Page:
Metamorphoses

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ReadHowYouWant.com, Jan 1, 2006 - Poetry
56 Reviews
The brilliant historical epic "Metamorphoses" is Ovid's magnum opus. He has brilliantly presented a vast canvas which offers a multitude of legendary and mythical figures; these are linked together by a single thread - the theme of transition and unpredictability of nature. It chronicles the history of the world from the time of creation till the era of Julius Caesar. An enduring classic!
  

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Review: The Metamorphoses

User Review  - Kris - Goodreads

This text was very moody for me - both in content and in the reading process. Sometimes I would be bored to mocking tears, and wait for each book to be finished just so I could forget it. Other times ... Read full review

Review: Metamorphoses

User Review  - Aidan Watson-Morris - Goodreads

wow. the 'poetry slam' is a small blemish on an otherwise breathtaking translation. total favorite. Read full review

Contents

Cover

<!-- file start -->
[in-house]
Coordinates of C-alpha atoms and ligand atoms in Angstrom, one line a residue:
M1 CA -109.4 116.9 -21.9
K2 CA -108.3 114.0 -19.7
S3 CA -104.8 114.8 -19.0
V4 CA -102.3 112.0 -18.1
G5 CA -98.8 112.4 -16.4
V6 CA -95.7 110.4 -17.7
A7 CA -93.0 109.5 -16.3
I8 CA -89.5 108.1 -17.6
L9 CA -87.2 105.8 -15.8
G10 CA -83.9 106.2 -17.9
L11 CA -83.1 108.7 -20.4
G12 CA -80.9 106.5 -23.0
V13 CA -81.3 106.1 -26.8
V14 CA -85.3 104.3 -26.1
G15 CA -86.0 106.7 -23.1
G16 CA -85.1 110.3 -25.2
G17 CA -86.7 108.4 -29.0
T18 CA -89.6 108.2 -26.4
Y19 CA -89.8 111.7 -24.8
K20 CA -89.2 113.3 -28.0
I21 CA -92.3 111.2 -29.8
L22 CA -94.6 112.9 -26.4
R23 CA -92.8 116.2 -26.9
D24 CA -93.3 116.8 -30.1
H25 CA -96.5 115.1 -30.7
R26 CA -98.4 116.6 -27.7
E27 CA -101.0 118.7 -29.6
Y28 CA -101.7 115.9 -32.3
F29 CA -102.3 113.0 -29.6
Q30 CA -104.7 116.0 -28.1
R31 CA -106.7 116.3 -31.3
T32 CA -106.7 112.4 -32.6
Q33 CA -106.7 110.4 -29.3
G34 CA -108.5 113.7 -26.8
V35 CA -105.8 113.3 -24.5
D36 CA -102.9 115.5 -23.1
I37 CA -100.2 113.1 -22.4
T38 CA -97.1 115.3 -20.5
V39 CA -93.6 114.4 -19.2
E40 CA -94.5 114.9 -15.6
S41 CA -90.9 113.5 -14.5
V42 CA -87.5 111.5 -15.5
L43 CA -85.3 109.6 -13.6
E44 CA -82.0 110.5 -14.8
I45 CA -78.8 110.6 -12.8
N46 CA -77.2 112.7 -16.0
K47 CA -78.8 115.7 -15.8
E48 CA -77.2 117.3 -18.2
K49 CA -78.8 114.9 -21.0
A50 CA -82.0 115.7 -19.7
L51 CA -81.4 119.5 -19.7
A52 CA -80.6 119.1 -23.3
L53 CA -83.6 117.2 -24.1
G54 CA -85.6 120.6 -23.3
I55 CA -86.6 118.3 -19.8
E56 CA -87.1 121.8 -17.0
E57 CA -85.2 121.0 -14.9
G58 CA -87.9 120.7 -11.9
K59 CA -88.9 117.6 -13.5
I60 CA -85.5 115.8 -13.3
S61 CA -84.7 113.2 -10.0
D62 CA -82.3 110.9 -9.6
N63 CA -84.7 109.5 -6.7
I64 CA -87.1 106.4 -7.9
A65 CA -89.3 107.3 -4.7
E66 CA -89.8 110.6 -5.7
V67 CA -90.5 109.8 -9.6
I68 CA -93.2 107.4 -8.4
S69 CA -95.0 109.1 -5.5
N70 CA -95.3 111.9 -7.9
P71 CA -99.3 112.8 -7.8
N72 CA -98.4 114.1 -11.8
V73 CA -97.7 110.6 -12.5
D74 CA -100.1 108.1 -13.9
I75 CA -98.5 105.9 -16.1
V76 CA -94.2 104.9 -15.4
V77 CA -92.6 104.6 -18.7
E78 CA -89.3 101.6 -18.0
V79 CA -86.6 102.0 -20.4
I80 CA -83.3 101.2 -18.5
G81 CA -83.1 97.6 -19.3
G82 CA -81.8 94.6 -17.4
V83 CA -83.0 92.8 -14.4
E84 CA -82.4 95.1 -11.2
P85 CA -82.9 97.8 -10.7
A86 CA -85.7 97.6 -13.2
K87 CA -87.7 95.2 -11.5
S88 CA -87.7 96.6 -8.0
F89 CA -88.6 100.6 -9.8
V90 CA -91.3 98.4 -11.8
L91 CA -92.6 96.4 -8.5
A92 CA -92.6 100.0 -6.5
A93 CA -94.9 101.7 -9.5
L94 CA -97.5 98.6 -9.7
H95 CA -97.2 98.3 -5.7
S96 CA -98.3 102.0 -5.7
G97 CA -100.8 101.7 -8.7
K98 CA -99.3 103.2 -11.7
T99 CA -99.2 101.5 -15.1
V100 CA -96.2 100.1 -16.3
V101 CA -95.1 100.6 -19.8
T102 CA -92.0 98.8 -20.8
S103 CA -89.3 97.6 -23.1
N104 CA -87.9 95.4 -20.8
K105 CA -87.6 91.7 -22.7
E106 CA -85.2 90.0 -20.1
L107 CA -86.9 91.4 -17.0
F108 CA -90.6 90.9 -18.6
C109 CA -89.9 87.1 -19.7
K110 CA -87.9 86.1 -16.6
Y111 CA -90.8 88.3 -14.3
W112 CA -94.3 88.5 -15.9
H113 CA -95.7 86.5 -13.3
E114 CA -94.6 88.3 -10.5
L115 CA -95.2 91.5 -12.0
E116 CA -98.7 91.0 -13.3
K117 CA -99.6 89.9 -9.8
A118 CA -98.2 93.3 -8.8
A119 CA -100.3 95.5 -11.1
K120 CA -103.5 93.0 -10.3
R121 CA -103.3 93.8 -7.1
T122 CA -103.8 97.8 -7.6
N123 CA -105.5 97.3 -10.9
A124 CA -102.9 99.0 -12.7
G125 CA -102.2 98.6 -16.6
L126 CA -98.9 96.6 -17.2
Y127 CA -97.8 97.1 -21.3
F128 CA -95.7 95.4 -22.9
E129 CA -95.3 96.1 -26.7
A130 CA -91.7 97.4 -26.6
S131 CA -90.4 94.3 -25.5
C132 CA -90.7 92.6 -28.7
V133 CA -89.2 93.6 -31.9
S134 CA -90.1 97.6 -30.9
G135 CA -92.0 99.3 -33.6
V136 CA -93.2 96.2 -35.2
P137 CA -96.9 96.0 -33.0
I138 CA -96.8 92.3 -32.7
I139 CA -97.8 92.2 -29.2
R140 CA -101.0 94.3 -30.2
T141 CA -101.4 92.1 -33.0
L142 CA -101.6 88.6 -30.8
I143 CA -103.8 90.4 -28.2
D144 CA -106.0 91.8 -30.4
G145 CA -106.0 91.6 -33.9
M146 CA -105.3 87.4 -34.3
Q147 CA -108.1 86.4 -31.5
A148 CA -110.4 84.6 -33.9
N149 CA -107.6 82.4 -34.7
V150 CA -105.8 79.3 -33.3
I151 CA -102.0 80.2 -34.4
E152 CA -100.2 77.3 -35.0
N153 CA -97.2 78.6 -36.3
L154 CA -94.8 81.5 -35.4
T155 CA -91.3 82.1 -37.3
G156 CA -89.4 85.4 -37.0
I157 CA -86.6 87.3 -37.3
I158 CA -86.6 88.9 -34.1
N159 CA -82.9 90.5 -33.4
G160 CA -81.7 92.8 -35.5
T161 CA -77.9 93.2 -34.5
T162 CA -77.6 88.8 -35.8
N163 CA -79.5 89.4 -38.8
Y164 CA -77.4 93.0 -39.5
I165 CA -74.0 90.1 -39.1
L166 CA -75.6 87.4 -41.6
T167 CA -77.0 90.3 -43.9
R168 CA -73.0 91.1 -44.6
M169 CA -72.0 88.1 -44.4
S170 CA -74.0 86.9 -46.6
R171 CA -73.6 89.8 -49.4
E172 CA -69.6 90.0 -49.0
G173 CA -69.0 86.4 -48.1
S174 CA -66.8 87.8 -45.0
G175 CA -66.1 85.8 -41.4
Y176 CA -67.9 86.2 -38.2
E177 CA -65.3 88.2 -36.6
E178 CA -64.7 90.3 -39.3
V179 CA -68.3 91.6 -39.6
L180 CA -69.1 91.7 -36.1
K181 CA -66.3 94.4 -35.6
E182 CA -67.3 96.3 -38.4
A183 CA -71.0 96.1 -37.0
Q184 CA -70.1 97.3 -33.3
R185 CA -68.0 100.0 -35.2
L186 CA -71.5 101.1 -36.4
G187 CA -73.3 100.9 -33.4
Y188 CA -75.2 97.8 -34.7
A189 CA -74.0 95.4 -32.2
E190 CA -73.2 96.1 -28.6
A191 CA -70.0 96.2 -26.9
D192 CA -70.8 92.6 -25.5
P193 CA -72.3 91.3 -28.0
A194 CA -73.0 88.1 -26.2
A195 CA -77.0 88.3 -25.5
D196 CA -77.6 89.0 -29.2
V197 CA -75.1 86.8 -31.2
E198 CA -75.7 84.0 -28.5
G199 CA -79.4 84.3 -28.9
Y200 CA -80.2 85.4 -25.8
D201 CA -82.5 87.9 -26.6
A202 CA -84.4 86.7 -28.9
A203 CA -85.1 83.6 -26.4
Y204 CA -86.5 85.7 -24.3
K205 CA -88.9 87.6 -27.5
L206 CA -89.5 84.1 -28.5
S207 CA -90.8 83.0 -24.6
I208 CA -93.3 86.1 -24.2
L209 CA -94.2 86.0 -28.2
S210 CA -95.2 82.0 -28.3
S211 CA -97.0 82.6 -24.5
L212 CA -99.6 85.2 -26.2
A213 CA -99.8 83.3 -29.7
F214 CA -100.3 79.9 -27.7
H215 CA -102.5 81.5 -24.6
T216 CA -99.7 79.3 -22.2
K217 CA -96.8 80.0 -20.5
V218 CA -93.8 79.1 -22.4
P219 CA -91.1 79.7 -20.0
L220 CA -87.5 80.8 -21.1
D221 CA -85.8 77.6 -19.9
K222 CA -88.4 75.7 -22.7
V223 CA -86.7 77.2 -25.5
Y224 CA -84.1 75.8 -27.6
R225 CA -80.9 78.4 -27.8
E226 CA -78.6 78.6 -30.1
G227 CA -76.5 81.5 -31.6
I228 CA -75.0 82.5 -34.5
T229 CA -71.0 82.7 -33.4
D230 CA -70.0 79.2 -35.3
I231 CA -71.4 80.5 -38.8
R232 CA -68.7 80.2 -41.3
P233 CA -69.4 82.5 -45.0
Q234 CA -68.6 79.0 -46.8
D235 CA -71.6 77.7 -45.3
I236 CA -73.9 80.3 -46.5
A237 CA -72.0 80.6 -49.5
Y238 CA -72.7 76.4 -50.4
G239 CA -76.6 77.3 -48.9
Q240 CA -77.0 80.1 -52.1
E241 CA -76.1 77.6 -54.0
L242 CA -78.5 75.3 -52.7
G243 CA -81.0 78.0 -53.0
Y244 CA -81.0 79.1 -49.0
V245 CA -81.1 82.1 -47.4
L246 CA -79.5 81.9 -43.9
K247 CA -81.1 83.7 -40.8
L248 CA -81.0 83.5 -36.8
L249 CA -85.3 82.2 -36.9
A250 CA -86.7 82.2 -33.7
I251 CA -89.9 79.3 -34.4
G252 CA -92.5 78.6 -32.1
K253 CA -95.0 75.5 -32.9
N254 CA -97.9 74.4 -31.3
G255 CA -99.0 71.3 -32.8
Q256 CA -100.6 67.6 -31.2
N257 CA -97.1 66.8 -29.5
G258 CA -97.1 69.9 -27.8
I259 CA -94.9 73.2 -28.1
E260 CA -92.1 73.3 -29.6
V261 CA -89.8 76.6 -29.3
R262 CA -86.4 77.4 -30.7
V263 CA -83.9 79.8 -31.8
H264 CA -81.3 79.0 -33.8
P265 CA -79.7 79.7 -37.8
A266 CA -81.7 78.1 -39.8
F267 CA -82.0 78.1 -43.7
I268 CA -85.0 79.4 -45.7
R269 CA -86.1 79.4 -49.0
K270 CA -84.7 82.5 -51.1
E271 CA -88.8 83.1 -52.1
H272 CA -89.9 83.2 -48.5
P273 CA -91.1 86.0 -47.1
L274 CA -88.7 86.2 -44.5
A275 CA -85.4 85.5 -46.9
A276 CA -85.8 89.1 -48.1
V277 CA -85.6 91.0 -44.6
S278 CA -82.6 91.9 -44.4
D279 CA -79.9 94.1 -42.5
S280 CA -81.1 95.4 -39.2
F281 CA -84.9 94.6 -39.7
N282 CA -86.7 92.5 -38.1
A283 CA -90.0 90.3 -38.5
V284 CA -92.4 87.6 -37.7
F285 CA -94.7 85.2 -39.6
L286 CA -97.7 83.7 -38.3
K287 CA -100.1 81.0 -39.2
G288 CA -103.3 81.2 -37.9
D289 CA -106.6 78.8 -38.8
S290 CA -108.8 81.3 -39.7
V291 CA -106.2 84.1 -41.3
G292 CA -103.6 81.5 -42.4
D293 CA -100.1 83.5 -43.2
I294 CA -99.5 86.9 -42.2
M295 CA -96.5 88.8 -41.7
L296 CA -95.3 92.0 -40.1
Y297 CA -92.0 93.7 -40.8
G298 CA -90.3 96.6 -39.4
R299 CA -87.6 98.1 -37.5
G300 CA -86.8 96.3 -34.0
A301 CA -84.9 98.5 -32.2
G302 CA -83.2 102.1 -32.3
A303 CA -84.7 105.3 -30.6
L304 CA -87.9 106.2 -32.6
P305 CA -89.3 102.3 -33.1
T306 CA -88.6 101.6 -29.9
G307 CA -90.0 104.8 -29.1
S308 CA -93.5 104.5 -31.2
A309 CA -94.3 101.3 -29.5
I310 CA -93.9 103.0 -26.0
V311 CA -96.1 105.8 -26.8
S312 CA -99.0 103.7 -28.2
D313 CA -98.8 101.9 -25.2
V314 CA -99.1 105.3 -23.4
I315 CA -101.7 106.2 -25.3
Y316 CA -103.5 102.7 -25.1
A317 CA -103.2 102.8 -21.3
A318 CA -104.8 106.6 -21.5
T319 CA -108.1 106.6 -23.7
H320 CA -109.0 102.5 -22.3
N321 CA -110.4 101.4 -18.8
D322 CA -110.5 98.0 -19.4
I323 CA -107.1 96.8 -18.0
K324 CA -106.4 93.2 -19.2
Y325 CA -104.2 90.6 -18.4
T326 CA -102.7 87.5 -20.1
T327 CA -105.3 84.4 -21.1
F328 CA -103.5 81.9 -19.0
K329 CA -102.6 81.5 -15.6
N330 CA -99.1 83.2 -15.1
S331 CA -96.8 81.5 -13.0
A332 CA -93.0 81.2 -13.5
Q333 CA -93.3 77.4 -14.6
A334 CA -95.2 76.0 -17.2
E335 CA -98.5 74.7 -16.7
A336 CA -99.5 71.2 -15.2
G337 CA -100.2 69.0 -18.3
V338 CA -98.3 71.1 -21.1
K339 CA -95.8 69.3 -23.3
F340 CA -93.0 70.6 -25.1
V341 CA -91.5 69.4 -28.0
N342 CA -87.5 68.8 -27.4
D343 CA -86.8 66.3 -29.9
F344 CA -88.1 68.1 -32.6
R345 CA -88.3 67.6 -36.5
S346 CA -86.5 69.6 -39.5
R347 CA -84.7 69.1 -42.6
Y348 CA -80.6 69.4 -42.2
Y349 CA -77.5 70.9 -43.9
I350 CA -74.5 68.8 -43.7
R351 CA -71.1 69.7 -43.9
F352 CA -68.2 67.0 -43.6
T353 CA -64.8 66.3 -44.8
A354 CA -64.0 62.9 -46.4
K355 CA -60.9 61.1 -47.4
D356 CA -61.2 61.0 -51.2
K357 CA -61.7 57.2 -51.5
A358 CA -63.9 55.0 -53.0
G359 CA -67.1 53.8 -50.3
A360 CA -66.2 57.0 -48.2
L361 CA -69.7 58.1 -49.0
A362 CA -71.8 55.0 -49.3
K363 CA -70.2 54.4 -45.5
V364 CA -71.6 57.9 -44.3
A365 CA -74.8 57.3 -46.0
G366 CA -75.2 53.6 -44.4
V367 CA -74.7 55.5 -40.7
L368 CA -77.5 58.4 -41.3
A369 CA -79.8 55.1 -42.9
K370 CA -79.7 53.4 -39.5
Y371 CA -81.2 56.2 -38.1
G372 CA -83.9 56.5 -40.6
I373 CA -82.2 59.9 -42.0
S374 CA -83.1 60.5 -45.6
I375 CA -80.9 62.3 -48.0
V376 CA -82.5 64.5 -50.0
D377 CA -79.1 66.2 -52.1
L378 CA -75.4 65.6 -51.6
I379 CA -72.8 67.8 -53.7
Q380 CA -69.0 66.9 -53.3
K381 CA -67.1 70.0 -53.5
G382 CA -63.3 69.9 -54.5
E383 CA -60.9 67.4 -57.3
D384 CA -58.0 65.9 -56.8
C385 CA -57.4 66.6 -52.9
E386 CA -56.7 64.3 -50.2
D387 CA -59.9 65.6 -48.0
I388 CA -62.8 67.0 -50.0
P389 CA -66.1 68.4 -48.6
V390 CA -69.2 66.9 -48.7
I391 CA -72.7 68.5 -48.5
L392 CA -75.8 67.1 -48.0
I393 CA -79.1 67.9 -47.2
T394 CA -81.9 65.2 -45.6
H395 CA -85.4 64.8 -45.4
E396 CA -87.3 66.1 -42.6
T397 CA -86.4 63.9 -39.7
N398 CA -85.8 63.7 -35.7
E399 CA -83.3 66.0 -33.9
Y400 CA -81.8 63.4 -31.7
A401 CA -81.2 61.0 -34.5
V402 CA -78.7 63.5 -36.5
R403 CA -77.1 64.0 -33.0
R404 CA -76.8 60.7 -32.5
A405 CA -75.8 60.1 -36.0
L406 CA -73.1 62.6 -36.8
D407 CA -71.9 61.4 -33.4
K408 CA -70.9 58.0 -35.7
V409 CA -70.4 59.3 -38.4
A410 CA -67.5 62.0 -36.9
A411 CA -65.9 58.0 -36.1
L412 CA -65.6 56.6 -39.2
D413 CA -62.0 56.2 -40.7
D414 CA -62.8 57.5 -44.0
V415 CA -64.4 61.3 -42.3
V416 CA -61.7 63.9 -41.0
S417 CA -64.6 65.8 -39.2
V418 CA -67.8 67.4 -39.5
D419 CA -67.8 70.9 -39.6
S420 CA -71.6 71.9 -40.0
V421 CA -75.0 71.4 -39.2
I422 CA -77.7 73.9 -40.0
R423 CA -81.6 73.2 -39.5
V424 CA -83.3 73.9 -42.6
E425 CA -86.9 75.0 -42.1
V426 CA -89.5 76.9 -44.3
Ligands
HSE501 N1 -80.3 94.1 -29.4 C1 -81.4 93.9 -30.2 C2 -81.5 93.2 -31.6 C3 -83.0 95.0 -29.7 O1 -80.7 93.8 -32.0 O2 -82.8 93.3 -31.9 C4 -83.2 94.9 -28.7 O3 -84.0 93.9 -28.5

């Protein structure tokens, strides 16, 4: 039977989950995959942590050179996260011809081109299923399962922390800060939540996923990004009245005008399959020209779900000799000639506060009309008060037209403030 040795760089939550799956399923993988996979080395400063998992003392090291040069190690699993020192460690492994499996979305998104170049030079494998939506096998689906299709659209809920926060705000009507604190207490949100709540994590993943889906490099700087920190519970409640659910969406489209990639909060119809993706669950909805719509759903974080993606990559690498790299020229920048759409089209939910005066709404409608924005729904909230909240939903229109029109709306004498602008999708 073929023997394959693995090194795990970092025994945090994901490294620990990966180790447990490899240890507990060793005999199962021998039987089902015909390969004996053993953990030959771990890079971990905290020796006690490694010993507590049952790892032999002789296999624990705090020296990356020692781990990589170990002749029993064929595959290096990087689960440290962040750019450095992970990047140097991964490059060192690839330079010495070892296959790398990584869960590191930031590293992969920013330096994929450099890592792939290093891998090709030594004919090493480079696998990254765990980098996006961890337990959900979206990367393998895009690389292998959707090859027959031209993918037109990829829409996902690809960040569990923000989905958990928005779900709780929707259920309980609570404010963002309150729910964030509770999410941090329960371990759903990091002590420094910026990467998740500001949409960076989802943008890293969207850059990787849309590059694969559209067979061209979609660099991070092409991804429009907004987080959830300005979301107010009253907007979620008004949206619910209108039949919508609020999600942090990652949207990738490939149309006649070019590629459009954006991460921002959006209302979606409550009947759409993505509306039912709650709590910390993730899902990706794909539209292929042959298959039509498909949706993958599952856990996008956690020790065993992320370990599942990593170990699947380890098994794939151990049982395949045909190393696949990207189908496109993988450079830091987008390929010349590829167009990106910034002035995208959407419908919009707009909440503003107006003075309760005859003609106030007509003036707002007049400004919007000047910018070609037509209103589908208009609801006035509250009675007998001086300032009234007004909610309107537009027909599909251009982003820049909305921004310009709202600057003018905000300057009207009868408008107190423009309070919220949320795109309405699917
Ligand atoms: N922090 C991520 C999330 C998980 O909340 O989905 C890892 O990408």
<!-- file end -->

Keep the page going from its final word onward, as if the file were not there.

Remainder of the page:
Book theSecond
Book the Seventh Book the Eighth
Book the Tenth
Copyright

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About the author (2006)

Publius Ovidius Naso (20 March 43 BC--AD 17/18), known as Ovid. Born of an equestrian family in Sulmo, Ovid was educated in rhetoric in Rome but gave it up for poetry. He counted Horace and Propertius among his friends and wrote an elegy on the death of Tibullus. He became the leading poet of Rome but was banished in 8 A.D. by an edict of Augustus to remote Tomis on the Black Sea because of a poem and an indiscretion. Miserable in provincial exile, he died there ten years later. His brilliant, witty, fertile elegiac poems include Amores (Loves), Heroides (Heroines), and Ars Amatoris (The Art of Love), but he is perhaps best known for the Metamorphoses, a marvelously imaginative compendium of Greek mythology where every story alludes to a change in shape. Ovid was admired and imitated throughout the Middle Ages and Renaissance. Chaucer, Spenser, Shakespeare, and Jonson knew his works well. His mastery of form, gift for narration, and amusing urbanity are irresistible.

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